6. 6.
    The argument of this paragraph can be made entirely rigorous so far as it applies to the theory formulated in [1] and [2], where p (AB) is defined to be 1 when p(A) is O. In this case p(A amp;B) is always a function of p(A) and p(A and B), and the argument shows that this would entail that t (AB) should be a function of t (A) and t (A and B). In this case a ‘triviality argument’ paralleling the one immediately following would show that for any A and probability function p, either p (A) =0 or p(A)=1: i.e., the only possible probability values would be truth values.Google Scholar
  7. 7.
    There is an exception in the case of the self-contradictory (A and —A), or more generally any combination A and B where A and B are represented as disjoint. These are of course propositions with probability 0.Google Scholar
  8. 8.
    oltan Domotor in private conversation has suggested dealing with the zero antecedent probability problem by representing probabilities in a non-Archimedean ordered vector space (which would allow some probabilities to be ‘incomparably small’ with respect to others). The details of this intriguing suggestion remain to be worked out.Google Scholar
  9. 9.
    We will be able to make only incidental remarks in this work about `conditional related’ connectives like ‘even if’, ‘only if’, and `unless’. The most natural reading of ‘A, even if B’ is as a conjunction, “A, and if B then A”. Thus, ‘even if’ includes ‘if’, but is much stronger. On the truth-conaitional analysis, “A, even if B” comes out equivalent to A, but this depends on the material conditional fallacy that A entails “if B then A”. Note that our probabilistic ‘semantics’ does not allow us to attach a probability to even-if constructions, since these are conjunctions with conditional conjuncts, which we will show in Section 8 to involve difficulties for probability.Google Scholar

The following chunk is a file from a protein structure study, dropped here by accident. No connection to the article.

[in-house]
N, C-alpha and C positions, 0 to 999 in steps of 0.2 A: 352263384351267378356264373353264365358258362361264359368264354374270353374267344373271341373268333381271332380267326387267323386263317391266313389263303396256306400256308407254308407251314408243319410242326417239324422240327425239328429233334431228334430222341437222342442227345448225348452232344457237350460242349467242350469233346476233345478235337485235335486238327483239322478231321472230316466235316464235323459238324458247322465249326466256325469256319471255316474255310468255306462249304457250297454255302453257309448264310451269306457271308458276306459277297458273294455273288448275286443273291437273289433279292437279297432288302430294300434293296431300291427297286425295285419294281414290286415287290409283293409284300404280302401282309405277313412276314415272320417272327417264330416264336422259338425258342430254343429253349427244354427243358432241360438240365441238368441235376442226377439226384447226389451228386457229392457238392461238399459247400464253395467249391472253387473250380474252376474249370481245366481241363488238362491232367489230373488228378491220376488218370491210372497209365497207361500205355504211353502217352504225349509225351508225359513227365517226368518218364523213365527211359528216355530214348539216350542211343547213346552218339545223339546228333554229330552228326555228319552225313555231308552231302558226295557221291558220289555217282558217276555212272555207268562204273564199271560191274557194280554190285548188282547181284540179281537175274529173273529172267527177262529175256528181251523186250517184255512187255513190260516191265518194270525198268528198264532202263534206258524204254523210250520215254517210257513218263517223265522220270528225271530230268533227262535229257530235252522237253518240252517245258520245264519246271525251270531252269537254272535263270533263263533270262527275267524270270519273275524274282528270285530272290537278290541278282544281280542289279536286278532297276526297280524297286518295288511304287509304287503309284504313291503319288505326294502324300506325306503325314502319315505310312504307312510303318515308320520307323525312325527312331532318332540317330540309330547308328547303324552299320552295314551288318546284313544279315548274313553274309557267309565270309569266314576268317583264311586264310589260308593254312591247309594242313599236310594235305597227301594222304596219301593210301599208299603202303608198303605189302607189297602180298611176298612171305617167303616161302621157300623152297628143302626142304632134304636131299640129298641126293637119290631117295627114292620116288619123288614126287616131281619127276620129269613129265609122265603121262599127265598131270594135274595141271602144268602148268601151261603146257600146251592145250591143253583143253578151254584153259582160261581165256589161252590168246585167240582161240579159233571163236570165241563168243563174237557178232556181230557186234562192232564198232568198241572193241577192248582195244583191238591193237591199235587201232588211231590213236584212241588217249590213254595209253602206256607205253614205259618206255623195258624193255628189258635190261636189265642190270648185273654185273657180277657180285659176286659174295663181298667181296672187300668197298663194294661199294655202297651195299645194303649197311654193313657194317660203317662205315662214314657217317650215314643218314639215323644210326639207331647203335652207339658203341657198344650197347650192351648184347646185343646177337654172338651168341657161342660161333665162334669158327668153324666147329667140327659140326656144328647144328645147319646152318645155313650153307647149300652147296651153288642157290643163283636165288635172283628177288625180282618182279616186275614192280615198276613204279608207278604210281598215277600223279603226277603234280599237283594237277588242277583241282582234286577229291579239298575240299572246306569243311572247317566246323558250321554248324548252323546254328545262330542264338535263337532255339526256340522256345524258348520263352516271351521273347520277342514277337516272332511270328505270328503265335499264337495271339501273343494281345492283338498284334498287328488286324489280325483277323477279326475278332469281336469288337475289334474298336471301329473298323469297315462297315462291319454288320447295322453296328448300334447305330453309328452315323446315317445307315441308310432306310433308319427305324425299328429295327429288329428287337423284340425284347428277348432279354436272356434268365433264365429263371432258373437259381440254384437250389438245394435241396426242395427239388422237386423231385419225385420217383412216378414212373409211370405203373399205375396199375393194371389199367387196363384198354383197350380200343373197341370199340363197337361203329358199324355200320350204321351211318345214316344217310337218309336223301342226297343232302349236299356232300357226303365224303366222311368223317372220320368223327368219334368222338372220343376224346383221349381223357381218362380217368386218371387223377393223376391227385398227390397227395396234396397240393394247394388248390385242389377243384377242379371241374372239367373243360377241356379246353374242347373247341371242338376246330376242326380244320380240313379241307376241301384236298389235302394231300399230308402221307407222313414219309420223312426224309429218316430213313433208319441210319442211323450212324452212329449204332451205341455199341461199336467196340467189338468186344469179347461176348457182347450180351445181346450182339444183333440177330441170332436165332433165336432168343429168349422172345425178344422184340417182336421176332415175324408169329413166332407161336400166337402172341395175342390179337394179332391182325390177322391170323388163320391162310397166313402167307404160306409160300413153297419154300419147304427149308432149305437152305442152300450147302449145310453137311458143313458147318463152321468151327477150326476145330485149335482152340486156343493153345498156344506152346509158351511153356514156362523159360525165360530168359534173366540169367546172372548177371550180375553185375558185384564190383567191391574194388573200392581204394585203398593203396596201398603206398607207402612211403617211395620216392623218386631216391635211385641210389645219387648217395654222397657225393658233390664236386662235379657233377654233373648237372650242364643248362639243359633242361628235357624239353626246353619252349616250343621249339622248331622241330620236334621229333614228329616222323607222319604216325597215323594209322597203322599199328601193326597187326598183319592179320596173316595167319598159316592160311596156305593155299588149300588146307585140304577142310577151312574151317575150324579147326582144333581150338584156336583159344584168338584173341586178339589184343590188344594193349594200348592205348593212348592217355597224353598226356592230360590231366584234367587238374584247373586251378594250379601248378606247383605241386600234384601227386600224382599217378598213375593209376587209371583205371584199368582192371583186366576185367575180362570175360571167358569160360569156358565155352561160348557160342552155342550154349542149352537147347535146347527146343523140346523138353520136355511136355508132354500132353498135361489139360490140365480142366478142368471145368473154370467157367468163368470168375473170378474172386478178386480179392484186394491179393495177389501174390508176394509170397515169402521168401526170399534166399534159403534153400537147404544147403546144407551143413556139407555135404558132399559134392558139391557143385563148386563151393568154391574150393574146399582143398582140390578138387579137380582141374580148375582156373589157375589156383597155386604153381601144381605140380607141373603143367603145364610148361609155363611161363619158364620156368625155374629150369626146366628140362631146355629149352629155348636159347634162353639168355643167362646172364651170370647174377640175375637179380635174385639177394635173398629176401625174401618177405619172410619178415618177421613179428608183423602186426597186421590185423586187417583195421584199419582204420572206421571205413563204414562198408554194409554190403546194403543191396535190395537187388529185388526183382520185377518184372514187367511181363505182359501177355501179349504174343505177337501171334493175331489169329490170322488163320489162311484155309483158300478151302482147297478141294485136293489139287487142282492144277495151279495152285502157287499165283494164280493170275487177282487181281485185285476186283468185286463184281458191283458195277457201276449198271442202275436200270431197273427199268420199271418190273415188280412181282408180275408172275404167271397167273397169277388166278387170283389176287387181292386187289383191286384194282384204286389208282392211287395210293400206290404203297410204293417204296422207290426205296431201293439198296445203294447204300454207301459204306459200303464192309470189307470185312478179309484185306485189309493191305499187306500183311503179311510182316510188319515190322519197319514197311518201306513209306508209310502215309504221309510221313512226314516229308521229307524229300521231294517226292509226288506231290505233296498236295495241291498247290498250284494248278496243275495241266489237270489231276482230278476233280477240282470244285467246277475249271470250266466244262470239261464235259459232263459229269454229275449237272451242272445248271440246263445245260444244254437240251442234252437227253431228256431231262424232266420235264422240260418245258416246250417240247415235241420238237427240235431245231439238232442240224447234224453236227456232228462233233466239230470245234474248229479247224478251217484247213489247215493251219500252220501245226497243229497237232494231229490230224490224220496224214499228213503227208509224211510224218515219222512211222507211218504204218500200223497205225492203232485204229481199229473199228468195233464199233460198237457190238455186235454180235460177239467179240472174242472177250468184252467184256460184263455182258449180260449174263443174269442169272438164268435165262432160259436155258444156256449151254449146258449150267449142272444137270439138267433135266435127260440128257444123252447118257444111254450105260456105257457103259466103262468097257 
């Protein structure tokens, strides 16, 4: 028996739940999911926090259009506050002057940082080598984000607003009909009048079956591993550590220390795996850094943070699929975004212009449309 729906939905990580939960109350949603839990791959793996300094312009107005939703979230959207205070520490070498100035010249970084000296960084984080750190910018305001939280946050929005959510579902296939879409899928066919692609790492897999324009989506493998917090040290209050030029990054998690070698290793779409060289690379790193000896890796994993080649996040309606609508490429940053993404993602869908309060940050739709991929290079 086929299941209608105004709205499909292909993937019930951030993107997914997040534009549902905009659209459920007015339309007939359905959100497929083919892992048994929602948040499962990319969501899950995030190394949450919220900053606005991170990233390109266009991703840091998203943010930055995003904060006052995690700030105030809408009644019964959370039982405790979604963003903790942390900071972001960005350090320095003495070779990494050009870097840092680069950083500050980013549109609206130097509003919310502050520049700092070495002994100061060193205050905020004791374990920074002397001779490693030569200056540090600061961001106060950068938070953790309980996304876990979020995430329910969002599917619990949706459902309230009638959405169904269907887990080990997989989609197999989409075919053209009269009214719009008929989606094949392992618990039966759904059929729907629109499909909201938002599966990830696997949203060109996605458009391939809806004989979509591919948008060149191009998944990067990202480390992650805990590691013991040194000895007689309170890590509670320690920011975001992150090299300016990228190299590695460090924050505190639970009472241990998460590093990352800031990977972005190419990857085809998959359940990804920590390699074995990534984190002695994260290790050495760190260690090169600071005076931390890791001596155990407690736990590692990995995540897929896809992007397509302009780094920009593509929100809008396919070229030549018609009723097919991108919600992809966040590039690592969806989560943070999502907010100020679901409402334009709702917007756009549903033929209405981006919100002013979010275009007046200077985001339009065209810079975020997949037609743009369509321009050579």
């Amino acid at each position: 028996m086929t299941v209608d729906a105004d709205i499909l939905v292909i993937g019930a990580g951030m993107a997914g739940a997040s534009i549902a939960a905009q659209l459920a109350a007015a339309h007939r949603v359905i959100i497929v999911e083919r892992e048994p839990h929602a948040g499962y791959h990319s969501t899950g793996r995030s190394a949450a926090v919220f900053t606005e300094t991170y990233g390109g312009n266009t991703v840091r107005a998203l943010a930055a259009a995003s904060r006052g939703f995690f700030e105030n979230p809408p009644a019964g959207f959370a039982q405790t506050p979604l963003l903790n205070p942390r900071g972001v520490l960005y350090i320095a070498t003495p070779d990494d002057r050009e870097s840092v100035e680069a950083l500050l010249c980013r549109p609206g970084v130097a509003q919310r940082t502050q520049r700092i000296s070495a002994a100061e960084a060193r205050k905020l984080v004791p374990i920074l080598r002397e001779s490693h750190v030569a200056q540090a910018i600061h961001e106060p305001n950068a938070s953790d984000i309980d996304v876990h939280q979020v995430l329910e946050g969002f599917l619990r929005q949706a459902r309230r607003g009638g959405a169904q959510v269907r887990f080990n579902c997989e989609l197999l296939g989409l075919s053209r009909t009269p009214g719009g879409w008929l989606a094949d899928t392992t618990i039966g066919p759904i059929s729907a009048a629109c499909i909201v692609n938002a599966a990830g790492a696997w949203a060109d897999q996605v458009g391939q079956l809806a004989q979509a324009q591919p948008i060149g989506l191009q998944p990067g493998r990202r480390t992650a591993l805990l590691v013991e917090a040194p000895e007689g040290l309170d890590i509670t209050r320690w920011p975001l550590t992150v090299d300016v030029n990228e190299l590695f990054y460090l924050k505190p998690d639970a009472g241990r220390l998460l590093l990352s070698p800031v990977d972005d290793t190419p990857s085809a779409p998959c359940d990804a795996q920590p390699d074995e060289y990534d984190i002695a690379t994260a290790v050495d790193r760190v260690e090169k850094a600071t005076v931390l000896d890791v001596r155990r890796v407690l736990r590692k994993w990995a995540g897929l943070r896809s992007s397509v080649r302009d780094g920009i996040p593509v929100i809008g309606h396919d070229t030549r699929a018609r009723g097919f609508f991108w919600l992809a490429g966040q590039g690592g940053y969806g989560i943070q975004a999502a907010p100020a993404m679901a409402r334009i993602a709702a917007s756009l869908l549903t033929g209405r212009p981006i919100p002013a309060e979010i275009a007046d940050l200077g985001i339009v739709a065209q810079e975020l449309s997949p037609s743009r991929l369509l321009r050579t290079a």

10. 10.
    nes first reaction to this example is that it is a special instance of the fallacy of material implication to infer —AFB from A. That is, one is apt to interpret a speaker who makes an assertion of the form “if it is the case that if A then B, then B” as saying no more than A. However, there are reasons for thinking the compound in question is more nearly equivalent to A V B, in which case the fallacy is more complicated.Google Scholar
  11. 11.
    he intuitive inconsistency of the conditionals AFB and A=B is assumed in Lewis Carroll’s intriguing `barbershop paradox’ [14] (not to be confused with the ‘paradox’ of the barber who shaves all men in town who don’t shave themselves). Assuming our probabilistic interpretation of conditionals, the paradox is not resolved by pointing out that AFB and A.*.—B are not inconsistent, for probabilistically they are inconsistent. However, other features of Carroll’s paradoxical argument, and in particular its being of the Reductio ad Absurdum form involving counterfactuals, put it beyond the reach of the present analysis.Google Scholar

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© Springer Science+Business Media Dordrecht 1975

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  • Ernest W. Adams